I Knew Him When

Adam Kadmon

Disclaimer: for all of you who hated True Love Waits, this one's for you. And I don't own Evangelion. Evangelion owns me.

"Yeah, I knew him. I mean, I knew who he was. We weren't friends or anything. I was in the class next to him. To be honest, he kind of scared me. Not like, physically or anything. He was small, real skinny. Kind of shrank away from people. No, there was just something about him. Something about all of them. They weren't right, if you get me. Sort of messed up in the head. I mean, you'd have to be, right? To do what they did.

"I remember, I remember some of the girls thought he was hot, but weird. Like he was the artsy type. Heh. My little sister, she thought he was so cute. Wrote poems about him and everything. I was a little worried. It was strange, though. He never really talked to anyone or did anything in school. Like he was doing the bare minimum to get by. Like he was bored with life. Well, don't quote me or anything. I don't know what was going on with him.

"I heard he was pretty smart. Not a genius, I don't think, but pretty smart. Good at sports? Nah, not really. He kept to himself, not going out of his way to stand out. Actually, now that you mention it, I think he did hang out with some other kids. No, sorry. I don't know their names. It wasn't like I was stalking him. I just know what got around, you know?"

A pause.

"Why are you asking about him? Is he in some sort of trouble?"


"Good. I guess. I don't know. Nowadays you hear all kinds of crazy stuff about him and that place he worked for. Uh, Nerf or whatever it was. But no matter what people say, it really pisses me off that they forced kids to do their dirty work, you know? It's like a bad anime or something. Forcing kids to go and fight in giant robots. Me? No, I was never really into that stuff. I wasn't into danger and adventure. I figured I was lucky enough to be living, so I shouldn't get greedy."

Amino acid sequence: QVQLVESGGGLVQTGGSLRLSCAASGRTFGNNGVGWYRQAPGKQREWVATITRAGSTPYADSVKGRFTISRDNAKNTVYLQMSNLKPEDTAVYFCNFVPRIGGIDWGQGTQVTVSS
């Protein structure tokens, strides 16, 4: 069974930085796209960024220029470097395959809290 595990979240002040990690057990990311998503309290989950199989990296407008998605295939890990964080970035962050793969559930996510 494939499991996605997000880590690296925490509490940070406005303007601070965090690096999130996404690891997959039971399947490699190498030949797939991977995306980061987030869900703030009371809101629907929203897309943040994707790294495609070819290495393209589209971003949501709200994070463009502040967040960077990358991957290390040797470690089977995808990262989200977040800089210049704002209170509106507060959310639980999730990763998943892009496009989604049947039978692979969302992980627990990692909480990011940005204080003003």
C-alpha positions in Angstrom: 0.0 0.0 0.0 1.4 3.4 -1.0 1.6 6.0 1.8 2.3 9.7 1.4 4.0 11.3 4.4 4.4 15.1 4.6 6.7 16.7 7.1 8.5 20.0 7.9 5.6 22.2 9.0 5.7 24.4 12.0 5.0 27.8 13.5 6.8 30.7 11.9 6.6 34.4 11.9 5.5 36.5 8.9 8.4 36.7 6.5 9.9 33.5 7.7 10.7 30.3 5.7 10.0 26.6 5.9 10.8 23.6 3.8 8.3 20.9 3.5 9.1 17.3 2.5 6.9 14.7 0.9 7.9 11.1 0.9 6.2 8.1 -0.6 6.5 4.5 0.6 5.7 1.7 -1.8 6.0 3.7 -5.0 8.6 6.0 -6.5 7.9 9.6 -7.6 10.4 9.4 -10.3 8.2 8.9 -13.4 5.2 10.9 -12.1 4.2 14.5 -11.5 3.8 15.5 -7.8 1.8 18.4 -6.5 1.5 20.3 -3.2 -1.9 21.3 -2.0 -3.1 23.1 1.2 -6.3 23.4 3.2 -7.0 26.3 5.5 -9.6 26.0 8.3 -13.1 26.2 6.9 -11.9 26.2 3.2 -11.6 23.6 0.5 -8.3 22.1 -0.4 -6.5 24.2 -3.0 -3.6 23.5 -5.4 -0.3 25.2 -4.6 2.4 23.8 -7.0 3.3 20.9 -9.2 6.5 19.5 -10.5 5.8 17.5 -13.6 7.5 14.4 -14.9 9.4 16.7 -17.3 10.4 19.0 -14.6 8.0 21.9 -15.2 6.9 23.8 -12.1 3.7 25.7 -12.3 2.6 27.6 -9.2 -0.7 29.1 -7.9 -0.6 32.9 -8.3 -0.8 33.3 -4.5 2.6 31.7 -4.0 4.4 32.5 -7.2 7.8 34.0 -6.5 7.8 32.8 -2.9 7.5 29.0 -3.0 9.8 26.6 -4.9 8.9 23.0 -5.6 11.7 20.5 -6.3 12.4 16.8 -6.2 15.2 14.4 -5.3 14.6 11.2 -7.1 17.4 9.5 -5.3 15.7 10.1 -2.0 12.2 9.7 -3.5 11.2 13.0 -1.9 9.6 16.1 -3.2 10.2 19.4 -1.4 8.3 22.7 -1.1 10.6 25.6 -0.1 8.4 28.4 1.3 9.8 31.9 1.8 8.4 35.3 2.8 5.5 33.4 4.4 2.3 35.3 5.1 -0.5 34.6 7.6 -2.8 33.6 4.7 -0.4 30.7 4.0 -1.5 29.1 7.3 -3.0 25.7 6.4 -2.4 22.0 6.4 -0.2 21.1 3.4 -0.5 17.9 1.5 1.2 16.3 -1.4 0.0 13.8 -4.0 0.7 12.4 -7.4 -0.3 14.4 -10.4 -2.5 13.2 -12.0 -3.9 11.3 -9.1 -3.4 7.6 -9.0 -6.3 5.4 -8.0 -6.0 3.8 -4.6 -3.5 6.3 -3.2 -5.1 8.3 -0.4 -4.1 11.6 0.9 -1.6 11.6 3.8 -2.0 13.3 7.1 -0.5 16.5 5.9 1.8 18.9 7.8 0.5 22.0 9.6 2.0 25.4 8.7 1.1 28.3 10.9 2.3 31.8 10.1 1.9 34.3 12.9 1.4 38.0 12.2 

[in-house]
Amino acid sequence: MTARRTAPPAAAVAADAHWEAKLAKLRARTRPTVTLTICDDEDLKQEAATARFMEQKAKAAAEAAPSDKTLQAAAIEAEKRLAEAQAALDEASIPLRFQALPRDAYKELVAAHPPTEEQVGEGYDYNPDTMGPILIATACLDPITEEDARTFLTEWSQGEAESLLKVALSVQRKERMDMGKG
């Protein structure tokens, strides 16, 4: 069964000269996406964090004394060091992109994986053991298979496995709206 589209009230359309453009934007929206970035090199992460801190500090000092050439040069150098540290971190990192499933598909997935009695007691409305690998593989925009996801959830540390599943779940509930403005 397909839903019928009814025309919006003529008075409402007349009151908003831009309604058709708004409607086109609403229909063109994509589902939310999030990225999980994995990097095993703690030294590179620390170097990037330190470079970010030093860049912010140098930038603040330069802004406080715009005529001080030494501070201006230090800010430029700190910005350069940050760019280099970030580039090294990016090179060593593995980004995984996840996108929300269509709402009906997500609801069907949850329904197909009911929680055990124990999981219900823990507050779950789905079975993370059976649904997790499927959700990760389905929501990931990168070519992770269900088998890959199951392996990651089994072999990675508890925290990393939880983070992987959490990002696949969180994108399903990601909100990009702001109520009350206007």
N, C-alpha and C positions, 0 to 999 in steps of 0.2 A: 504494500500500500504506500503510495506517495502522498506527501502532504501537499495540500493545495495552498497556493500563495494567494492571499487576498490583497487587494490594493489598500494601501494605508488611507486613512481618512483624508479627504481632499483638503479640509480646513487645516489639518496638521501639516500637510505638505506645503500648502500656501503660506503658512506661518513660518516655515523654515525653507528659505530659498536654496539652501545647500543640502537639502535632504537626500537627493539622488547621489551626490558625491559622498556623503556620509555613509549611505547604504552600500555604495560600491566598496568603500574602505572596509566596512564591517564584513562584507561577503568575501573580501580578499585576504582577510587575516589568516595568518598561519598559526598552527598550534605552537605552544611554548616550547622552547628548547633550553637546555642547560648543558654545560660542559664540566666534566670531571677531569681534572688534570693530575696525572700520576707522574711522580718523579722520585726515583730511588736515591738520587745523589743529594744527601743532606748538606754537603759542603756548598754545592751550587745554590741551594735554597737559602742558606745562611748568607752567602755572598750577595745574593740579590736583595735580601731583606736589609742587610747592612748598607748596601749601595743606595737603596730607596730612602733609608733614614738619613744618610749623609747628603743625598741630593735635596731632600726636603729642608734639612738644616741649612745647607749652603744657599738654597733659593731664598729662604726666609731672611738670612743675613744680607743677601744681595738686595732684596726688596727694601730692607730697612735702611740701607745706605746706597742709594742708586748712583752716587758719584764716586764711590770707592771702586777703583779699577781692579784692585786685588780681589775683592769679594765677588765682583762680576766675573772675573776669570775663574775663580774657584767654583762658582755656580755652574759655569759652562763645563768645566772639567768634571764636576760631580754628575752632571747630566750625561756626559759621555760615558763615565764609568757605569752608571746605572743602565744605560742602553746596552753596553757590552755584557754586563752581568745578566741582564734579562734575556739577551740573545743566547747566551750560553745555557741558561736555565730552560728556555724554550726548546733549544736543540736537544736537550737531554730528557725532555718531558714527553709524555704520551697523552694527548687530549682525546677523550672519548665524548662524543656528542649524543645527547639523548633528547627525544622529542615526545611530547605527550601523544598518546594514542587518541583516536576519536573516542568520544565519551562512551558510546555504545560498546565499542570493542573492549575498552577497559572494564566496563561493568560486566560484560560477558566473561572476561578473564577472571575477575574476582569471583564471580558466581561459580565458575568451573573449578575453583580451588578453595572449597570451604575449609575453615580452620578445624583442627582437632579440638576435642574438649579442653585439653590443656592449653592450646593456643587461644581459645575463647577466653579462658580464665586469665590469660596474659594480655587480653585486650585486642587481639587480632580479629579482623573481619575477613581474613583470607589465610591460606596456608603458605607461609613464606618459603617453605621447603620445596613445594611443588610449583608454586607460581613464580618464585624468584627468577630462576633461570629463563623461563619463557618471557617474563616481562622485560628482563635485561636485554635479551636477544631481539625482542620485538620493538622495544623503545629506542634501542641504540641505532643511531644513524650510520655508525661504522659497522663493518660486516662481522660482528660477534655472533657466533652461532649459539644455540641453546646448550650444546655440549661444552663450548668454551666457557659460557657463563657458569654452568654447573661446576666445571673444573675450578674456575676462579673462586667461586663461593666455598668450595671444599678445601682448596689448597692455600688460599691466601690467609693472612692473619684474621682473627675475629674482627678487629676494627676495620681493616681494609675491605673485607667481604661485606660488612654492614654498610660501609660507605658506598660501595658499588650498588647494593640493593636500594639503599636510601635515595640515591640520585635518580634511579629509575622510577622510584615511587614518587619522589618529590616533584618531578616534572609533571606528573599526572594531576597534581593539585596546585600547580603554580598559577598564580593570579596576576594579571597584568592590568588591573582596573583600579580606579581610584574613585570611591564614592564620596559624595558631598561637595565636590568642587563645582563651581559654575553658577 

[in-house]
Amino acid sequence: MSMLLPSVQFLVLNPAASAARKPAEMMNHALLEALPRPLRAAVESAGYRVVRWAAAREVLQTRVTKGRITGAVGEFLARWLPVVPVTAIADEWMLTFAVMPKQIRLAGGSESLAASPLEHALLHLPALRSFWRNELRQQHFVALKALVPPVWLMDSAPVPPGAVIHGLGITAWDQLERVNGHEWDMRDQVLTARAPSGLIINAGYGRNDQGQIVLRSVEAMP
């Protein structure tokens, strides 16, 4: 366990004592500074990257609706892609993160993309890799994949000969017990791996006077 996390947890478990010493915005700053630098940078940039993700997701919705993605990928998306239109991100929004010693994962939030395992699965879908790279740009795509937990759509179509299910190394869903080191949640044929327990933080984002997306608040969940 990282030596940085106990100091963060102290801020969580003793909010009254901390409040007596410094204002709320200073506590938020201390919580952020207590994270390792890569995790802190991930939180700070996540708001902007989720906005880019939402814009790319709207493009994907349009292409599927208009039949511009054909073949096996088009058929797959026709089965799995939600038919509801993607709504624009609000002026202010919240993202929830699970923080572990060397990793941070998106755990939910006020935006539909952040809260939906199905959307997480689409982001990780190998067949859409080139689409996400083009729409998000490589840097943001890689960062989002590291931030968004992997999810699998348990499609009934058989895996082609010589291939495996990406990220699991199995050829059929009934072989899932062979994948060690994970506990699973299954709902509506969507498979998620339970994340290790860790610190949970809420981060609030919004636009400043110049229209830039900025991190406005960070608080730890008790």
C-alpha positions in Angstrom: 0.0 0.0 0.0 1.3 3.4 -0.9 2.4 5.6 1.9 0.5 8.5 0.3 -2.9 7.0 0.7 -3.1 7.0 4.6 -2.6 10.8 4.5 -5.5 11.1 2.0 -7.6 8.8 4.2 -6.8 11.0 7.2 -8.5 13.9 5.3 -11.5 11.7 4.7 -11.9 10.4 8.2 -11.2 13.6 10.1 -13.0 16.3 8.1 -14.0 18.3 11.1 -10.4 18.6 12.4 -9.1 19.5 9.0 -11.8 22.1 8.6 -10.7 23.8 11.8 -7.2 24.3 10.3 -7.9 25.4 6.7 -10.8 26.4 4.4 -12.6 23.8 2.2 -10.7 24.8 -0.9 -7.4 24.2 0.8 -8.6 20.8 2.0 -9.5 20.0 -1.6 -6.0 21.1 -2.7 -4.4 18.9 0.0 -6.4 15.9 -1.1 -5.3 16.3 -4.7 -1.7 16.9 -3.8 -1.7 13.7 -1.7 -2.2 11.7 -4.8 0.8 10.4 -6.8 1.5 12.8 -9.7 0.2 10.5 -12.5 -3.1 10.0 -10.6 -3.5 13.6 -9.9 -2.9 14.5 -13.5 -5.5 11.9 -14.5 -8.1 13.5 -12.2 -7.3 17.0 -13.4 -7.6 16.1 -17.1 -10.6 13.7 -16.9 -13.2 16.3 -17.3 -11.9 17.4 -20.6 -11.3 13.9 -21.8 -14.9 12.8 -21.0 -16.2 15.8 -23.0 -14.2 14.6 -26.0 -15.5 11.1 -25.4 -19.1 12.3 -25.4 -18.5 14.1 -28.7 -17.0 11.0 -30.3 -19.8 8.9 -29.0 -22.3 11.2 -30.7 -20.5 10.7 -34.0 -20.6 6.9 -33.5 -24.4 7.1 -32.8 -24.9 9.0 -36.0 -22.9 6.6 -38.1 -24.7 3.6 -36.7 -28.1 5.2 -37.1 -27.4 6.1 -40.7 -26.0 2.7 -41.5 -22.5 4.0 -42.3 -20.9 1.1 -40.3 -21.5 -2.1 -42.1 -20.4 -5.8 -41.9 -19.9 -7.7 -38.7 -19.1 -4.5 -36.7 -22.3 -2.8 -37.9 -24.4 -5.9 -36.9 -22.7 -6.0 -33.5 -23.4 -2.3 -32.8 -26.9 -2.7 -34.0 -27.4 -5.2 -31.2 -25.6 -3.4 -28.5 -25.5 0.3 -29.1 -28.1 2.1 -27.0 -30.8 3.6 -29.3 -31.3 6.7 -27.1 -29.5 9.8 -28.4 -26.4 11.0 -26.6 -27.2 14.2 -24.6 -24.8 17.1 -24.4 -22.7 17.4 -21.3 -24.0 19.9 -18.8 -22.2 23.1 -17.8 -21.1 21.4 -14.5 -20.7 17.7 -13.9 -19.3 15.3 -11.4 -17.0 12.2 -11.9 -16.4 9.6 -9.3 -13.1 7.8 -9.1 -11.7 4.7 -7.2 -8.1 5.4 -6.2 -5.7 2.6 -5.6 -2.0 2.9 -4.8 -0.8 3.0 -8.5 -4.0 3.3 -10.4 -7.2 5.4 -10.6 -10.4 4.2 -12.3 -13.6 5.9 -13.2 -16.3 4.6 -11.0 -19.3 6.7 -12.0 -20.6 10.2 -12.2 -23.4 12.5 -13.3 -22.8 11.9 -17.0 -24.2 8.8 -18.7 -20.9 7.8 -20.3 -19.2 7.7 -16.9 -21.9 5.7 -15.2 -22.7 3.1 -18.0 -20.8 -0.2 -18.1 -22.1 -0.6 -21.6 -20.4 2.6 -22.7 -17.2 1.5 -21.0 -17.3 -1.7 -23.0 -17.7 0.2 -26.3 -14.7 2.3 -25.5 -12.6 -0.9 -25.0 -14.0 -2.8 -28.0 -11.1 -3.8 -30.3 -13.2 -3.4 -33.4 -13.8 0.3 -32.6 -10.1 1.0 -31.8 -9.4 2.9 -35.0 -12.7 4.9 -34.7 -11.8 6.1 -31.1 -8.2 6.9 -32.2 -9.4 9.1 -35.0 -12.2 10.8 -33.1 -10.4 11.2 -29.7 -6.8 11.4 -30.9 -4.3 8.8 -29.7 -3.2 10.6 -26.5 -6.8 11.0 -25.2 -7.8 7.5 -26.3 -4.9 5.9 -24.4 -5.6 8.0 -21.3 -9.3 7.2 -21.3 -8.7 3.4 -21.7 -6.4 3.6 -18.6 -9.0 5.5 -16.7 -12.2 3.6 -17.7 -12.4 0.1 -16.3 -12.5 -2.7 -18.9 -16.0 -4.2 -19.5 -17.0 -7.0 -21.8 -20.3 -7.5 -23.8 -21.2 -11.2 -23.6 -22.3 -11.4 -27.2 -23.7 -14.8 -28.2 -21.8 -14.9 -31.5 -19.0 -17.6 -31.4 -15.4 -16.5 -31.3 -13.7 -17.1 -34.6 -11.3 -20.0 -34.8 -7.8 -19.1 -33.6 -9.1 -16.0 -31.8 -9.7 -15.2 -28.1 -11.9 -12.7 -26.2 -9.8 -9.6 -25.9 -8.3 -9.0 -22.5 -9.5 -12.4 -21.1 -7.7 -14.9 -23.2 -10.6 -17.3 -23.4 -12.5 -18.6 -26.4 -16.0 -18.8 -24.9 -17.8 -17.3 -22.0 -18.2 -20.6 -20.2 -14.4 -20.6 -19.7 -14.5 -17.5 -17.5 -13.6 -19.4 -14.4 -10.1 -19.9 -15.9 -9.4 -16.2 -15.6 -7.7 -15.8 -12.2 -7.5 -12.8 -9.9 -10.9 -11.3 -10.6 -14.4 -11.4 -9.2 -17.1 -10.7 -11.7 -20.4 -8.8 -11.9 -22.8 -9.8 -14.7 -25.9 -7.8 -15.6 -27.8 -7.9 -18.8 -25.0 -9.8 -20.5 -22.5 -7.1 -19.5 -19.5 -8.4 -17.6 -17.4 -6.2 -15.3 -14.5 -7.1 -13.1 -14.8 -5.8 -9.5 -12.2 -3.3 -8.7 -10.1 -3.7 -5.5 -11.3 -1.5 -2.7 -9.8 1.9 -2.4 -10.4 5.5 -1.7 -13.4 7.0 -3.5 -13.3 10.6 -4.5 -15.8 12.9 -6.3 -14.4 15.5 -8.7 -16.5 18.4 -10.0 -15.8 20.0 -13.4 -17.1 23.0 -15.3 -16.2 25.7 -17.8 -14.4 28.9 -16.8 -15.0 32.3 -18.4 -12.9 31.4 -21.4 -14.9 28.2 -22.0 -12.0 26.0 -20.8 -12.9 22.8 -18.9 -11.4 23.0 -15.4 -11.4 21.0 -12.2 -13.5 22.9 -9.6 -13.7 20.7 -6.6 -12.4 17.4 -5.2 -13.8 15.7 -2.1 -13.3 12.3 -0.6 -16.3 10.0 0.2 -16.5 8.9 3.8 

"What do you remember about the Impact?"

"The… the Impact… yeah, that's what they were calling it. The Impact. It makes it sound not so bad, you know?" A sigh. A longer pause. "I don't know. Even… even today people don't talk about it. Like mentioning it will bring it back. It's real personal, asking somebody about that. It isn't something you just chat about."

"Anything you can tell me will be appreciated."

"Yeah…" Forced exhalation through nostrils. "Yeah. I was home when I first heard the bombs. I was there with my sister, alone. My father, he worked in the city, doing… I don't really know. Something. He moved us out of Tokyo-3 after a real bad attack from those things. Those giants. It boggles my mind why people stayed there at all." He stopped, remembering.

"You were with your sister…"

"Huh? Oh, right. Right. We had moved outside Tokyo after one of the attacks, in with my aunt. She was out at work. My sister and I went to the window when we heard the bombs. It was real subtle. Almost went unheard over the traffic and the city. But we waited, thinking maybe another giant came or something. We waited for a long time, and then this… this wave just came up from the horizon, like somebody pulling a sheet up. And the sound it made, like somebody screaming. Well, the wave, it just kept coming, and coming, like it was going to blow us up, too, but then it stopped. And then—well, uh, you're not going to report this to anyone, are you? Like the media or anything? I have a wife and kids, and if this gets out—"